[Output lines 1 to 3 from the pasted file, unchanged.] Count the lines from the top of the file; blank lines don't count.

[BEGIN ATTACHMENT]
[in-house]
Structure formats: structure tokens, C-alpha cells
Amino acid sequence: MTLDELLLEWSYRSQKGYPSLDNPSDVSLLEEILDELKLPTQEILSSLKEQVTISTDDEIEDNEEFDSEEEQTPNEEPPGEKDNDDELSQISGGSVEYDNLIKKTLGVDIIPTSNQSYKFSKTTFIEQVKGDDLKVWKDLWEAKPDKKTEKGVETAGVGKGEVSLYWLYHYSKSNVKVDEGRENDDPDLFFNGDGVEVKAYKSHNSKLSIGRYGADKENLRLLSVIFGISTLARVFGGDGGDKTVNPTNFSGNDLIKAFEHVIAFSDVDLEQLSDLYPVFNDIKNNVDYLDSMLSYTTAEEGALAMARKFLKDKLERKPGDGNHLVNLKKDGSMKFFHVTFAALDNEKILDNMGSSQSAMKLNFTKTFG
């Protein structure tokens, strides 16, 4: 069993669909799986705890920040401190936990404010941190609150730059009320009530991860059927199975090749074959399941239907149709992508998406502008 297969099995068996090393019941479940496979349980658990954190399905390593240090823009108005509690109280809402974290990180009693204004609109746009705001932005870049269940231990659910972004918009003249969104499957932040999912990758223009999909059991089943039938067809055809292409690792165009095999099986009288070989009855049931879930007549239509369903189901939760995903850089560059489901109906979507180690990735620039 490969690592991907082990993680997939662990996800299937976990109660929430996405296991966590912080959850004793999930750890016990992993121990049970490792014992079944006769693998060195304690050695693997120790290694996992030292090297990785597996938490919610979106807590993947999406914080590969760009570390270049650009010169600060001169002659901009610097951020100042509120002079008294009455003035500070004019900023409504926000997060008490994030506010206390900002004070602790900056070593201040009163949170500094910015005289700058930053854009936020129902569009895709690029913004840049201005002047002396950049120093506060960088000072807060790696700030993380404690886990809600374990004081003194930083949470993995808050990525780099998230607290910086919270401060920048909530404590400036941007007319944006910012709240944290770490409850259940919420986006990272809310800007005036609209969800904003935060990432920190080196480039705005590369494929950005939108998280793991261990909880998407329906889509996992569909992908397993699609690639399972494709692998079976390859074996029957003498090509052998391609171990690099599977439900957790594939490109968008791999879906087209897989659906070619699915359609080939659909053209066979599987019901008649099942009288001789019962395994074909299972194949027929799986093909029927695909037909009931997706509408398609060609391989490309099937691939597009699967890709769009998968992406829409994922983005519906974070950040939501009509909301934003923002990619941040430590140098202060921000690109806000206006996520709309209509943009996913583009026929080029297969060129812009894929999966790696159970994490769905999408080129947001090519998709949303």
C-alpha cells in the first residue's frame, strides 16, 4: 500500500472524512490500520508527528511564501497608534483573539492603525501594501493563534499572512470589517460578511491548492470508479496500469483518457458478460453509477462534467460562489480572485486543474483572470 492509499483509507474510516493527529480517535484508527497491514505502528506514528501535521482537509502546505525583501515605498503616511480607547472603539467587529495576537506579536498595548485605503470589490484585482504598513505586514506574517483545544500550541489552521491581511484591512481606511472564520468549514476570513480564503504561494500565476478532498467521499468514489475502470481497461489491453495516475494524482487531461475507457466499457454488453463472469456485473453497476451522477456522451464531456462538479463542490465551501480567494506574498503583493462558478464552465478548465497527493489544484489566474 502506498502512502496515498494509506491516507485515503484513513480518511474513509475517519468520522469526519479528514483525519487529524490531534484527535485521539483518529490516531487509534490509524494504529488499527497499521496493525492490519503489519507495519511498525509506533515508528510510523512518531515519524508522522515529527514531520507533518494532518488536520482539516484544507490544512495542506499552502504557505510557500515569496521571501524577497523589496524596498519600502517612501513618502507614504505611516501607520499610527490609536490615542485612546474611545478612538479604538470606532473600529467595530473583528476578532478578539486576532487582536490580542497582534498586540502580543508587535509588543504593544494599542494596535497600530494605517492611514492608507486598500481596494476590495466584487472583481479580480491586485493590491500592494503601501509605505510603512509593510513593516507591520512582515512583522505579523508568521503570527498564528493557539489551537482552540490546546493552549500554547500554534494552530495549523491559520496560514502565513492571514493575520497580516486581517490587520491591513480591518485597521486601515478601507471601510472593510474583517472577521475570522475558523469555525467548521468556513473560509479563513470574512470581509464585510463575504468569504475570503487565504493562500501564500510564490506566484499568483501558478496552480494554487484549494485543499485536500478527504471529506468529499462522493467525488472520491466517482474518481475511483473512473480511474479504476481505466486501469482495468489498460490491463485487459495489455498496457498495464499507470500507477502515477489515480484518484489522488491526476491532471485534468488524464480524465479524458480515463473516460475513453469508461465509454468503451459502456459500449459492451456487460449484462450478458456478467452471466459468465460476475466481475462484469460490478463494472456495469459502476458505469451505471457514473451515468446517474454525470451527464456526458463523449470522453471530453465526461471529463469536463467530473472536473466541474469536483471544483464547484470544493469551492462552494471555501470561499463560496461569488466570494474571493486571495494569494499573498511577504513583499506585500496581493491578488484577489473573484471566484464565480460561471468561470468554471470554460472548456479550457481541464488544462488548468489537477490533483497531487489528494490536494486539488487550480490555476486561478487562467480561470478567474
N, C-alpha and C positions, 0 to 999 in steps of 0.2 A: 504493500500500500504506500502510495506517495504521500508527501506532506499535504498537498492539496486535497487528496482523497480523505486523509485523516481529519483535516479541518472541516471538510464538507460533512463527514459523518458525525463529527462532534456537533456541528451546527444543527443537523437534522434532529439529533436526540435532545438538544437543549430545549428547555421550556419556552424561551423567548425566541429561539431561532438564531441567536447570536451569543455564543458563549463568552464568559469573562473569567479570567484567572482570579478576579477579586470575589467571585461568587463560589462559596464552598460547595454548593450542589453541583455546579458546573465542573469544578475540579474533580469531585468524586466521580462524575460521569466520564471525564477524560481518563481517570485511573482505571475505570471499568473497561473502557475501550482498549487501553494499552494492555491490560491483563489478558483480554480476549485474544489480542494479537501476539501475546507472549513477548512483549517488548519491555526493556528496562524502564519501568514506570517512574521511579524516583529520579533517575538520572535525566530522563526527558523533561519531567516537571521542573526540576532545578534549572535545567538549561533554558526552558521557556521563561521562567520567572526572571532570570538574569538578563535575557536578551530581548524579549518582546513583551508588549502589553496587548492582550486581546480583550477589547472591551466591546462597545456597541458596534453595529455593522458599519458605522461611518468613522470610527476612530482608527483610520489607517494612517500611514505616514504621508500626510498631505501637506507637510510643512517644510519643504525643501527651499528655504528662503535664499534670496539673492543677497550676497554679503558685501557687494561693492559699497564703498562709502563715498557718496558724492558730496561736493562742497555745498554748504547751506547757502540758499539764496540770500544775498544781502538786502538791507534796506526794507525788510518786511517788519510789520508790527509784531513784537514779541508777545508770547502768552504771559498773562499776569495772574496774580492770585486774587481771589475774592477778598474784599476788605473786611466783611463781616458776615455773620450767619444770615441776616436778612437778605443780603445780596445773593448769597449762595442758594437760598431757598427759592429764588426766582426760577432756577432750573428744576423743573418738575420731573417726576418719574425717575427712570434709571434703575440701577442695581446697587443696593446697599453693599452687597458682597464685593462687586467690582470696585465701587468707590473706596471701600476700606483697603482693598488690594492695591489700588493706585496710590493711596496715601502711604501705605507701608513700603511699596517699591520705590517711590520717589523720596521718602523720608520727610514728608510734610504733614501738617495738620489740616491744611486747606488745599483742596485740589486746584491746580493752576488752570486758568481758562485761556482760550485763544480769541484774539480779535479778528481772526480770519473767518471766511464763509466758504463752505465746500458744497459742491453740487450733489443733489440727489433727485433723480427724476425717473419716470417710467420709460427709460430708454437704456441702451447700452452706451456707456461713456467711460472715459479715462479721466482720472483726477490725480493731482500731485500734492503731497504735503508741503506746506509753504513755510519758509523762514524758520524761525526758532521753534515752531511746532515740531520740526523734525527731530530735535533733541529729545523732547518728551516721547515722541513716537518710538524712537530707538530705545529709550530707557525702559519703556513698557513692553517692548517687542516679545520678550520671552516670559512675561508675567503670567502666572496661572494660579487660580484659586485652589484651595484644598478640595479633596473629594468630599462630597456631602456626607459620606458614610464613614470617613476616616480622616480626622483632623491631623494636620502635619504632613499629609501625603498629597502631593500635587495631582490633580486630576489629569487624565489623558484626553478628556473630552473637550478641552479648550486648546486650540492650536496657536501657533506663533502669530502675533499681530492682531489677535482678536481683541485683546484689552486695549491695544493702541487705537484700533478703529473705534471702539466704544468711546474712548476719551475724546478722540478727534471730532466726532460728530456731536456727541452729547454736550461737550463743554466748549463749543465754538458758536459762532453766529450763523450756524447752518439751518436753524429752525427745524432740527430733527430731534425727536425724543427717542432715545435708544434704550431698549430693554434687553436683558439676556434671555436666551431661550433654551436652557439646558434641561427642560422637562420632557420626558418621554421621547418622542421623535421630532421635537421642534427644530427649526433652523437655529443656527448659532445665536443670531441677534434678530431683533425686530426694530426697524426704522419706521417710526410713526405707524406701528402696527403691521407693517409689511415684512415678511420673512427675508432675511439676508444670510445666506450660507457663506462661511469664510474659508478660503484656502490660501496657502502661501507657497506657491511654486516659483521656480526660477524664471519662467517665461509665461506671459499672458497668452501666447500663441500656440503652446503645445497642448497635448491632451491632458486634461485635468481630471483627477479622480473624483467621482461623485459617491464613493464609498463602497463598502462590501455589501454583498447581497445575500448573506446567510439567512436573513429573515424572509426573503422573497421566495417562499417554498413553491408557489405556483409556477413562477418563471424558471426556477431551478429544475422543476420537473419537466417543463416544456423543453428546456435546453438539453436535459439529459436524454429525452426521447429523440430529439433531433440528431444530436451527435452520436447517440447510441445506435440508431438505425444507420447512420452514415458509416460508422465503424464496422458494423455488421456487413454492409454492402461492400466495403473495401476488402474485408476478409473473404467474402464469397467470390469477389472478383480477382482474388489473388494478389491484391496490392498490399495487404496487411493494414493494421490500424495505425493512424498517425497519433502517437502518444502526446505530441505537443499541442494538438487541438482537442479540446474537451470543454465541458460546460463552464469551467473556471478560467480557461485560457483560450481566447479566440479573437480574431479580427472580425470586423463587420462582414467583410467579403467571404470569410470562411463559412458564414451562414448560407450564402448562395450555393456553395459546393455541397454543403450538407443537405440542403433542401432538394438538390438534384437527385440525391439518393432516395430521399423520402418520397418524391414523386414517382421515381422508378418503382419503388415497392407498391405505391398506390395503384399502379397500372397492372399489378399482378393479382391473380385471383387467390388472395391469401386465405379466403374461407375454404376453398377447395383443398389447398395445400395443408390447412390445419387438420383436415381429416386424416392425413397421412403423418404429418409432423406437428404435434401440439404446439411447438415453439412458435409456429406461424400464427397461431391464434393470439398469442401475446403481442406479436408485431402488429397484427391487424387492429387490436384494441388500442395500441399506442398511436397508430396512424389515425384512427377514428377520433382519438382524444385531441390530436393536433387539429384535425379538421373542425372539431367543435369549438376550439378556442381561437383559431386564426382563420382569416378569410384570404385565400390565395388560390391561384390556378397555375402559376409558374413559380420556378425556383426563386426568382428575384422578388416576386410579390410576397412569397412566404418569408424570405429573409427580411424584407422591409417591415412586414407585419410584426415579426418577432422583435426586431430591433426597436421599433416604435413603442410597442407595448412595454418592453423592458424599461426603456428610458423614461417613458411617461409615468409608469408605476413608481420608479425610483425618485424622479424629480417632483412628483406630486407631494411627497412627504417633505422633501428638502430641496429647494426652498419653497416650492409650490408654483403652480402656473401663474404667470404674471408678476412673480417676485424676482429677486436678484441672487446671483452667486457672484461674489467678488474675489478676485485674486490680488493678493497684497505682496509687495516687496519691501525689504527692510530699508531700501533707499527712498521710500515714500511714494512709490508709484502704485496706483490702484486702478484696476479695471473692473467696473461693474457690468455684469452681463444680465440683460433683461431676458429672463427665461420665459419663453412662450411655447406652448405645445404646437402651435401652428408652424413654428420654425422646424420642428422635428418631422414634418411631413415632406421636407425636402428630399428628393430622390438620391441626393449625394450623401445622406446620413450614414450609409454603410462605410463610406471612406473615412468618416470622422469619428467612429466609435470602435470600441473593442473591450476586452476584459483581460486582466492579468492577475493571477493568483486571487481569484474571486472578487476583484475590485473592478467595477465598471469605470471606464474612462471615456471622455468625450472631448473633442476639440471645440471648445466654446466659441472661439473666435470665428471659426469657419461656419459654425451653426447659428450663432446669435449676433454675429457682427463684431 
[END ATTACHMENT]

[in-house]
Structure formats: structure tokens, C-alpha cells
Amino acid sequence: MTLDELLLEWSYRSQKGYPSLDNPSDVSLLEEILDELKLPTQEILSSLKEQVTISTDDEIEDNEEFDSEEEQTPNEEPPGEKDNDDELSQISGGSVEYDNLIKKTLGVDIIPTSNQSYKFSKTTFIEQVKGDDLKVWKDLWEAKPDKKTEKGVETAGVGKGEVSLYWLYHYSKSNVKVDEGRENDDPDLFFNGDGVEVKAYKSHNSKLSIGRYGADKENLRLLSVIFGISTLARVFGGDGGDKTVNPTNFSGNDLIKAFEHVIAFSDVDLEQLSDLYPVFNDIKNNVDYLDSMLSYTTAEEGALAMARKFLKDKLERKPGDGNHLVNLKKDGSMKFFHVTFAALDNEKILDNMGSSQSAMKLNFTKTFG